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Home >> Opinion
UPDATED: 17:27, March 23, 2007
An exclusive interview with US DOL spokesperson
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In order to build a Harmonious Society, Chinese government is trying to secure its low-income earners' revenue and benefits. In this regard China has a lot to learn from America. So Yong Tang, People's Daily Washington-based correspondent, recently conducted an interview with a spokesperson from the Office of Public Affairs of the US Department of Labor (DOL).

Yong Tang: What role does the US DOL play in securing low-income earners' revenue and benefits? What has the DOL accomplished to secure these benefits so far?

Spokesperson: The mission of the U.S. Department of Labor (DOL) is to promote the welfare of the job seekers, wage earners, and retirees of the United States by improving their working conditions, advancing their opportunities for profitable employment, protecting their retirement and health care benefits, helping employers find workers, strengthening free collective bargaining, and tracking changes in employment, prices, and other national economic measurements.

The U.S. Department of Labor works to enforce worker protection laws and provide innovative programs to increase the competitiveness of our nation's workforce. For example,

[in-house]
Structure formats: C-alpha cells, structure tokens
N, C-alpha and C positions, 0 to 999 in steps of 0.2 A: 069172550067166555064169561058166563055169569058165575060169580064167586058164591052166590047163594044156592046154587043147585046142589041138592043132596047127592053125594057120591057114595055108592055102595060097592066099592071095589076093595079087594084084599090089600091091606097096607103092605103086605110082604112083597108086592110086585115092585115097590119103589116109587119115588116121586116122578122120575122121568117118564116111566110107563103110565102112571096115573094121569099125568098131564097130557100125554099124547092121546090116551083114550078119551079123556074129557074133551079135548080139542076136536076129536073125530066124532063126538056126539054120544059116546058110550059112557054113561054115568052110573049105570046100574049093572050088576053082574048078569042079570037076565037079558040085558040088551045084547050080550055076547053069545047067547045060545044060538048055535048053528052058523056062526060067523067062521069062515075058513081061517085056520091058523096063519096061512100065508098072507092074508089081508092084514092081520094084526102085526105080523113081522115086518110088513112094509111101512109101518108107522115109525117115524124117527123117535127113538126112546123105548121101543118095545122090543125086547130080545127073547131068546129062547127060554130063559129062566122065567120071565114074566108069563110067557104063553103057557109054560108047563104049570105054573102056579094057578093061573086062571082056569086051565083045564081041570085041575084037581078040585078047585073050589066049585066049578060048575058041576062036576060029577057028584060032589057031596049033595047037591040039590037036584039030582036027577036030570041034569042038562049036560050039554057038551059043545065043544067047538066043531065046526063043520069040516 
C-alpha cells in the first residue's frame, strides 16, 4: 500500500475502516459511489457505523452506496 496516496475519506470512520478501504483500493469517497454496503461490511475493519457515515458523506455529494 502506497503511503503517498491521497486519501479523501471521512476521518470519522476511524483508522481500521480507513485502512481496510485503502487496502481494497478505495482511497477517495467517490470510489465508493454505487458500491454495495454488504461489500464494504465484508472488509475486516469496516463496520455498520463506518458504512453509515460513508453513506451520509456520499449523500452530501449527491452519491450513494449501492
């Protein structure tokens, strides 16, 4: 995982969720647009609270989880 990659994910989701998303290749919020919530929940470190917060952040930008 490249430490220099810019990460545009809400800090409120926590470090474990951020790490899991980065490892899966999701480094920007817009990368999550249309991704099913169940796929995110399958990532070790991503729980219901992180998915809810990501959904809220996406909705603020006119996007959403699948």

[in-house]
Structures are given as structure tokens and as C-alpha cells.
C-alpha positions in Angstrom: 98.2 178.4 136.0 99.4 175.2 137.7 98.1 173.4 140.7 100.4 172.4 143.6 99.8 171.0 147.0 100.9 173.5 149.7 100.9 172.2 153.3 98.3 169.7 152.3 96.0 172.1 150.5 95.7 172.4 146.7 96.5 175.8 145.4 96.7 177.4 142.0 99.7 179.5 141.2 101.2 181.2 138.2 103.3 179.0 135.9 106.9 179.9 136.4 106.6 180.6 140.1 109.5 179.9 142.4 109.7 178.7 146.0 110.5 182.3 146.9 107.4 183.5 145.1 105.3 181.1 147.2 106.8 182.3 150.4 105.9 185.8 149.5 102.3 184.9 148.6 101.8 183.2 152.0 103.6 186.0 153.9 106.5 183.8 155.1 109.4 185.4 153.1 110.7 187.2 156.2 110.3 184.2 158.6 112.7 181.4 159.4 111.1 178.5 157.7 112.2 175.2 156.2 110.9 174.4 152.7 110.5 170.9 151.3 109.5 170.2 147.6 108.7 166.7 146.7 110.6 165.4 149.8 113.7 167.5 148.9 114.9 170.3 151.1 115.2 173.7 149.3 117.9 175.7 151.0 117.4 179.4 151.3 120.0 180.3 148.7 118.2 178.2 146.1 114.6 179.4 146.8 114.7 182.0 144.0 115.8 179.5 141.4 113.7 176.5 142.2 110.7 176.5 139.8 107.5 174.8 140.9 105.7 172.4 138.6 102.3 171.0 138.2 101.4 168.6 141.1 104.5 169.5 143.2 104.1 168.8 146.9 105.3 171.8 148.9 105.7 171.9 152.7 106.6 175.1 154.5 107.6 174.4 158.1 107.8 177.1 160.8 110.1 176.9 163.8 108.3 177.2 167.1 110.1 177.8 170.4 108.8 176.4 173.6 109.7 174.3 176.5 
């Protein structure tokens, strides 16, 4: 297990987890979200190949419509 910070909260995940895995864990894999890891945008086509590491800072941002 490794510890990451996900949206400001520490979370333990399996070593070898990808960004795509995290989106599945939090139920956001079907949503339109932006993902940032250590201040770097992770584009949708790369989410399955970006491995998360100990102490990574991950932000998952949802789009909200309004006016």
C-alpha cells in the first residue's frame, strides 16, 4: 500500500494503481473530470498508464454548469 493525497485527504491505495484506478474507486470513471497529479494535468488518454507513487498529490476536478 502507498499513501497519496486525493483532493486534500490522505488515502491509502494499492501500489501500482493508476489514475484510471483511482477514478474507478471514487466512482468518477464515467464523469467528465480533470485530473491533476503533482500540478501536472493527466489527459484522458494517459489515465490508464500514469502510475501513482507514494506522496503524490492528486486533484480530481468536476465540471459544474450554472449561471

- The Department's Employment Standards Administration (ESA) administers and enforces a variety of laws designed to enhance the welfare and protect the rights of American workers.

- The ESA Wage and Hour Division is responsible for the administration and enforcement of a wide range of worker protection laws that collectively cover virtually all private sector workers, as well as state and local government employees.

- The Employee Benefits Security Administration protects the integrity of pensions, health plans, and other employee benefits for more than 150 million workers.

- The Department of Labor's Unemployment Insurance (UI) programs provide unemployment benefits to eligible workers who become unemployed through no fault of their own, and helps unemployed workers return to work promptly.

Yong Tang: Does the US DOL think it is important to secure low-income earners' revenue and benefits? Besides the humanitarian reason, what will it contribute to society?

Spokesperson: U.S. DOL believes that the best conditions for bolstering economic security involve an open economy that provides the greatest economic opportunities for job seekers, workers, and the investors who take risks to create jobs and wealth.

Most benefits received by workers are the result of voluntary agreement between employers and employees, rather than government mandate. Benefits such as paid leave, paid holidays, health insurance, life insurance and production bonus pay are not mandated by the government, but are the result of market forces. America's healthy and resilient economy, characterized by low unemployment and expanding job opportunities creates a labor market environment that is favorable to workers, and employers offer both high wages and generous benefits in order to attract and retain workers in this tight labor market environment.